Discolored local anesthetic solutions should be immediately thrown away.
4-6. TOXICITIES OF LOCAL ANESTHETICS
Essentially all systemic toxic reactions associated with local anesthetics are the
result of over-dosage leading to high blood levels of the agent given. Therefore, to
avoid a systemic toxic reaction to a local anesthetic, the smallest amount of the most
dilute solution that effectively blocks pain should be administered.
a. Hypersensitivity. Some patients are hypersensitive (allergic) to some local
anesthetics. Although such allergies are very rare, a careful patient history should be
taken in an attempt to identify the presence of an allergy. There are two basic types of
local anesthetics (the amide type and the ester type). A patient who is allergic to one
type may or may not be allergic to the other type.
b. Central Nervous System Toxicities. Local anesthetics, if absorbed
systematically in excessive amounts, can cause central nervous system (CNS)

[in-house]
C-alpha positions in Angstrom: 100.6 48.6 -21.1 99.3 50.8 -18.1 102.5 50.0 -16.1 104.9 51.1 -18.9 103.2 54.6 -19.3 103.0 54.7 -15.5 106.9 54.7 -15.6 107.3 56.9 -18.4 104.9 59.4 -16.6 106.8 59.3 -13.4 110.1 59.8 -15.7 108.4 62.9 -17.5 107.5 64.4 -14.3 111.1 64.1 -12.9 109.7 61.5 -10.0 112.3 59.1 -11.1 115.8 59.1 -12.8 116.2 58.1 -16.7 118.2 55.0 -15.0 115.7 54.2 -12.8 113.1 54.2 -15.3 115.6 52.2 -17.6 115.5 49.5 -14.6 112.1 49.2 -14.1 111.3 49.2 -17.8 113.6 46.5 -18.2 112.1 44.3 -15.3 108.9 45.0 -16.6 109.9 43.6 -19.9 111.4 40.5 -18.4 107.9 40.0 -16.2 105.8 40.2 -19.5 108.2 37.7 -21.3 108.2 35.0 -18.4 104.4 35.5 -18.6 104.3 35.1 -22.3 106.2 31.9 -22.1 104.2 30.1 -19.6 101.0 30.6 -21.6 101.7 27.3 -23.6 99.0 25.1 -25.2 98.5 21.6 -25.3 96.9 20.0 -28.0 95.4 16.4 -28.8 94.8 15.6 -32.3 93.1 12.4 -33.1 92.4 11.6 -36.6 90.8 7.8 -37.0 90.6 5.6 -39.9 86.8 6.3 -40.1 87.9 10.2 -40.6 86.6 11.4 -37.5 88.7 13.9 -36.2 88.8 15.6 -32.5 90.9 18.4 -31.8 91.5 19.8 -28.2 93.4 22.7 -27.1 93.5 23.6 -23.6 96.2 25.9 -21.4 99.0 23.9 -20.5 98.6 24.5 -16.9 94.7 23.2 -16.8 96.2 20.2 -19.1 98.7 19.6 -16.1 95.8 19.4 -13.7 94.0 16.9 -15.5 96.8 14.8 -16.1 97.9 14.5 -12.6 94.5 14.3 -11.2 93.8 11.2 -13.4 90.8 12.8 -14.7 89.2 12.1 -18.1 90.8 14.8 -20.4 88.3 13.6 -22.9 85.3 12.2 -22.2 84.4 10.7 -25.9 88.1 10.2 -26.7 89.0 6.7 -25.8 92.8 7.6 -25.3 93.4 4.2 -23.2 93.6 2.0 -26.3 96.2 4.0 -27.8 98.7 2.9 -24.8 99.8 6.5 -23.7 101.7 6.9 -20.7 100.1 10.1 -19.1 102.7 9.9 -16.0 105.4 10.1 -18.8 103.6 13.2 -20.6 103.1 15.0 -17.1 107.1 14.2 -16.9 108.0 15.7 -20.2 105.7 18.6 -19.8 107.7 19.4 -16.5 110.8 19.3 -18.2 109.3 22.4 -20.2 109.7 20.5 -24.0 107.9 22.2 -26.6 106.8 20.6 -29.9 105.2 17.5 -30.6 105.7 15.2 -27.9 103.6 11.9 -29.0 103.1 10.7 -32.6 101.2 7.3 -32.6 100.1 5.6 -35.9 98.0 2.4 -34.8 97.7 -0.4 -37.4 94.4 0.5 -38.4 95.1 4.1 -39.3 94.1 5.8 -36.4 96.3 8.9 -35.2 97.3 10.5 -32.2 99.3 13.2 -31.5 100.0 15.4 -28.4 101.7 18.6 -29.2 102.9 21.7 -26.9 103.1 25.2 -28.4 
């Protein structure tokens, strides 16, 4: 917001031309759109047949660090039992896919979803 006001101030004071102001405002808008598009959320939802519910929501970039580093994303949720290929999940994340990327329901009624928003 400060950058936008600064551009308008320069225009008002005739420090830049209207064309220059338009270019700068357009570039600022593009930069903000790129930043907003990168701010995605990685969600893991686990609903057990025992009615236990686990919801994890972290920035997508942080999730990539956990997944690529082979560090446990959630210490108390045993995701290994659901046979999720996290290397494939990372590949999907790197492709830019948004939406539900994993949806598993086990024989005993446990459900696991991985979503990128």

excitement or, if absorbed in even higher amounts, can cause CNS depression.
Excitement. Tremors, shivering, and convulsions characterize the
Depression. The CNS depression is characterized by respiratory
depression and, if enough drug is absorbed, respiratory arrest.
c. Cardiovascular Toxicities. Local anesthetics if absorbed systematically in
excessive amounts can cause depression of the cardiovascular system. Hypotension
and a certain type of abnormal heartbeat (atrioventricular block) characterize such
depression. These may ultimately result in both cardiac and respiratory arrest.
Section II. LOCAL ANESTHETICS AND THEIR CLINICAL USES
4-7. EXAMPLES OF LOCAL ANESTHETICS
The local anesthetics you may encounter in a hospital or fields setting are
described below. The discussion does not cover every fact known about the use of a
particular drug. Therefore, you are encouraged to read references or to ask
knowledgeable personnel your specific questions concerning points not presented in